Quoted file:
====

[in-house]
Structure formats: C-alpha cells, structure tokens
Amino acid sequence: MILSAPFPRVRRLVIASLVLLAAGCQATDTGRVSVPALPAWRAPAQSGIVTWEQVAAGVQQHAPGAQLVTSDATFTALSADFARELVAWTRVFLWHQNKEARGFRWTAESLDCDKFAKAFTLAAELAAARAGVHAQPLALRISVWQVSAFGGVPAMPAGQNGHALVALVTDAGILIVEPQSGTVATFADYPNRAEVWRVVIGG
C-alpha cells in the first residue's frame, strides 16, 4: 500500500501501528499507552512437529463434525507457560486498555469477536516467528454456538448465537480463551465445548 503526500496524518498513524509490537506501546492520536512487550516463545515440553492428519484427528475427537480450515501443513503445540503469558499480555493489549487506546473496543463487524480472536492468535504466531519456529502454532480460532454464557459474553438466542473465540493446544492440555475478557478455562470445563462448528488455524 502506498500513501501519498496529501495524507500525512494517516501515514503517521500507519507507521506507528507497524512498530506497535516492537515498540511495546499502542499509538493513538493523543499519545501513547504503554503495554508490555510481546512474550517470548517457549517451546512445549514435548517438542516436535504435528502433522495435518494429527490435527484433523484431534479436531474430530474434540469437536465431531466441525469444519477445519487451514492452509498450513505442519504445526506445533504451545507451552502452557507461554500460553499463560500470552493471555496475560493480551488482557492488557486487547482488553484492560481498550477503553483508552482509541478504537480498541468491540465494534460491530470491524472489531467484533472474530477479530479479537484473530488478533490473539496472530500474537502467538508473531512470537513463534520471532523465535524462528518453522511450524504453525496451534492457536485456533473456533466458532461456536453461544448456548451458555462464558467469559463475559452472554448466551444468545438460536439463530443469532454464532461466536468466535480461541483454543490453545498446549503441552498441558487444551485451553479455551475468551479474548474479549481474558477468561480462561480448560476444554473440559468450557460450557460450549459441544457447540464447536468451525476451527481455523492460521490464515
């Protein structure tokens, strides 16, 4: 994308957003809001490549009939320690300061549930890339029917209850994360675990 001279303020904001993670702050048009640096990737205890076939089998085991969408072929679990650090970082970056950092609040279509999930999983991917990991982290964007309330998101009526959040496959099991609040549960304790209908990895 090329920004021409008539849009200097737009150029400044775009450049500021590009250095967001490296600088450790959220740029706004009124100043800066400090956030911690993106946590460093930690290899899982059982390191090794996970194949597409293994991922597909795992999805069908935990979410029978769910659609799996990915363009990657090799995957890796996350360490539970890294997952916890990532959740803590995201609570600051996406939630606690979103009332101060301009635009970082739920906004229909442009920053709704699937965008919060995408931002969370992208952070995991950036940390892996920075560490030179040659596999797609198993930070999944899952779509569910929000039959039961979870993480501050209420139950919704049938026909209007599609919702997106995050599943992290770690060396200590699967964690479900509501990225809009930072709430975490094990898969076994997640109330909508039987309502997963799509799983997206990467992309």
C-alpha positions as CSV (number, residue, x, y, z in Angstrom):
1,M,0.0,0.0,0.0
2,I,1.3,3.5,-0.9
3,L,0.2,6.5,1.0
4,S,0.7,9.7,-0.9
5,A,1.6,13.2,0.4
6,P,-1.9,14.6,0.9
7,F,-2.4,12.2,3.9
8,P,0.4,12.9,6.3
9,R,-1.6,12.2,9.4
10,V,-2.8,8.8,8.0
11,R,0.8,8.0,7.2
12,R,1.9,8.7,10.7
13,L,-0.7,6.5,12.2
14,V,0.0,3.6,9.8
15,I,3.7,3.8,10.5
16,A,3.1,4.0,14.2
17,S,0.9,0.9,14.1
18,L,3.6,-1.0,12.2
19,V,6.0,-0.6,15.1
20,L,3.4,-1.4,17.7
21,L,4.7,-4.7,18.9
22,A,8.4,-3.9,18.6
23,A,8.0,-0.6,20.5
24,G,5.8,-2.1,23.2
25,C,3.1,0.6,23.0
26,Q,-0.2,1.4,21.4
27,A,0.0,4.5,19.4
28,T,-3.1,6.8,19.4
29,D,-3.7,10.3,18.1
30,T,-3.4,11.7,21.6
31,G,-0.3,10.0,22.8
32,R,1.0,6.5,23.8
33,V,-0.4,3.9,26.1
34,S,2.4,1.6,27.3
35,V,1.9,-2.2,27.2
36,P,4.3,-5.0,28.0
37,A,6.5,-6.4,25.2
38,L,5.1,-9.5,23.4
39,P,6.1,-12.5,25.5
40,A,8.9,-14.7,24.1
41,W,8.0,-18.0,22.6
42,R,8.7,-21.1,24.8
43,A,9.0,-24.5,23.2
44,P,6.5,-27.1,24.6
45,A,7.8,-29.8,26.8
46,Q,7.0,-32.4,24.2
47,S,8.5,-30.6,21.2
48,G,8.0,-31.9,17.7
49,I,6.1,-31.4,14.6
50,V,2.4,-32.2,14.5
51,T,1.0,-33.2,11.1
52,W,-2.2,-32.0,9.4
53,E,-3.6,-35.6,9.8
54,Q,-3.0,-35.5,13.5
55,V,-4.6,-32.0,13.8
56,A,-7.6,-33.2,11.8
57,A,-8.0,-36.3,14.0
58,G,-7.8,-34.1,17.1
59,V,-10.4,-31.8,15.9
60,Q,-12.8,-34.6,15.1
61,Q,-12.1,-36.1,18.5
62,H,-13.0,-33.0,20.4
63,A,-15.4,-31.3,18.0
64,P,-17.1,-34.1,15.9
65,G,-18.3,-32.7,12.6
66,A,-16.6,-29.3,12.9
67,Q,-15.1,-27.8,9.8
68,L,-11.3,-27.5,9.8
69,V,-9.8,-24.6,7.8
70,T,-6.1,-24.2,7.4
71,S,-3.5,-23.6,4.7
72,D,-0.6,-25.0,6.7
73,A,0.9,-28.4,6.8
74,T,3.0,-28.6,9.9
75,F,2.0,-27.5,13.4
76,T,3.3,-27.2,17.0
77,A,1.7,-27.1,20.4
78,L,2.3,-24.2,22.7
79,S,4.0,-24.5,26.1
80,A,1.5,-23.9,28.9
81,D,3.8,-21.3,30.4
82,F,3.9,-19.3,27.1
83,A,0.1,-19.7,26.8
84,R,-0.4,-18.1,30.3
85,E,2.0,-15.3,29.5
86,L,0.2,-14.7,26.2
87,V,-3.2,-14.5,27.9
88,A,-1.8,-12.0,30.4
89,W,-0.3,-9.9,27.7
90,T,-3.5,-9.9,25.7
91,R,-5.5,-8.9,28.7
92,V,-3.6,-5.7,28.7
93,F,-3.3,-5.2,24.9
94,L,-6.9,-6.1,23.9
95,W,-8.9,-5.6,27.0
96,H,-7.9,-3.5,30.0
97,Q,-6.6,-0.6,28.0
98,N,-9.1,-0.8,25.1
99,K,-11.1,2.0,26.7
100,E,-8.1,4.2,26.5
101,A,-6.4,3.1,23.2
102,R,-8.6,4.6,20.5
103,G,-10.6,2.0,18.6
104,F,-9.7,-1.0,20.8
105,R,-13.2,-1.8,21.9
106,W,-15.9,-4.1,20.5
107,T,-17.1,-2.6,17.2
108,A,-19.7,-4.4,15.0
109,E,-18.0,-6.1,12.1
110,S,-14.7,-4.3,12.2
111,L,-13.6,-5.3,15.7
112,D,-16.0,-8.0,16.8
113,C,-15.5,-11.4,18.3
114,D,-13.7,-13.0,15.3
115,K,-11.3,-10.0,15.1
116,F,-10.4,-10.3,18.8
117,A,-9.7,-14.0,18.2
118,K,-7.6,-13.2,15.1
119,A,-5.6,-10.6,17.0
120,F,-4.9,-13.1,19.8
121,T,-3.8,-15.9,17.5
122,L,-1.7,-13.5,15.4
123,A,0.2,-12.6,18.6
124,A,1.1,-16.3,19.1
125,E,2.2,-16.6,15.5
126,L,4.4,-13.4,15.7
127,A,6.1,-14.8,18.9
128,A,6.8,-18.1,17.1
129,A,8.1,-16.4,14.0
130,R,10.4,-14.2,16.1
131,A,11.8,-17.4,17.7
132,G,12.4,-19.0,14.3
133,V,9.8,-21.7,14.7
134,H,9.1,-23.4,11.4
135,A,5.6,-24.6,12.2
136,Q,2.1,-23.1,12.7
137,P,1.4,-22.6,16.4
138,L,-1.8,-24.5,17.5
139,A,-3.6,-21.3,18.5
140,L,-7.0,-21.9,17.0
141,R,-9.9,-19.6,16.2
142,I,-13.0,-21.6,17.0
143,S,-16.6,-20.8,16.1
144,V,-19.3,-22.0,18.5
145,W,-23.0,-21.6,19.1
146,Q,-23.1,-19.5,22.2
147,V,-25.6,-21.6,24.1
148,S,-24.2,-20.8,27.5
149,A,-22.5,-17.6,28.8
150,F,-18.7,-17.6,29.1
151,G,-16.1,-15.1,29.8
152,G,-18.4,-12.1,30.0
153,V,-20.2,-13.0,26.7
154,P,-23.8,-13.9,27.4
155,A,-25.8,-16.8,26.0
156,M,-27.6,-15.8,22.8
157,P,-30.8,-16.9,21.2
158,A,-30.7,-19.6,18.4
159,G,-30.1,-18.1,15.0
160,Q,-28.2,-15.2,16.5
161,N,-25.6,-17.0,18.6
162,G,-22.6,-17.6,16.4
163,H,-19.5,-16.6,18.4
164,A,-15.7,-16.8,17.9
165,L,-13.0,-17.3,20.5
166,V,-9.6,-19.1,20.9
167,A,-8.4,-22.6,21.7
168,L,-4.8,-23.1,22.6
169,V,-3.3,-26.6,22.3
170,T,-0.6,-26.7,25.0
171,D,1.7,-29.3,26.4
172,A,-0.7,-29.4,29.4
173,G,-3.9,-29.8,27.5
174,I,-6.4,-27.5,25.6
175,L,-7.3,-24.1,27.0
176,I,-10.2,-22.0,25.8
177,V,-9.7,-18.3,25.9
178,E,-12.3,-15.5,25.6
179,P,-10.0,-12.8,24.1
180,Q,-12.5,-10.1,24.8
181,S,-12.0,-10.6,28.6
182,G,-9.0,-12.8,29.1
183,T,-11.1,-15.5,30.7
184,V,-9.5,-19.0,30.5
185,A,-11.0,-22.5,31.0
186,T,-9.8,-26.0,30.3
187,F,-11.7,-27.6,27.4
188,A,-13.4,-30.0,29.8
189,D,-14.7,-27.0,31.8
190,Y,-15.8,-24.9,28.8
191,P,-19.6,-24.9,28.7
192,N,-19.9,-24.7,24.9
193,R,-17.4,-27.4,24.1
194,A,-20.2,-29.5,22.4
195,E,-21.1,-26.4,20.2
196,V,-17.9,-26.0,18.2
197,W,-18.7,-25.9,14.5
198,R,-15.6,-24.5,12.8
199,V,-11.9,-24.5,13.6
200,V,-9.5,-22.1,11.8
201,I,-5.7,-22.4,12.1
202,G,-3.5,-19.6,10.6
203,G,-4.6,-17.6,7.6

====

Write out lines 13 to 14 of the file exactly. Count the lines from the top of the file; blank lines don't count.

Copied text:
7,F,-2.4,12.2,3.9
8,P,0.4,12.9,6.3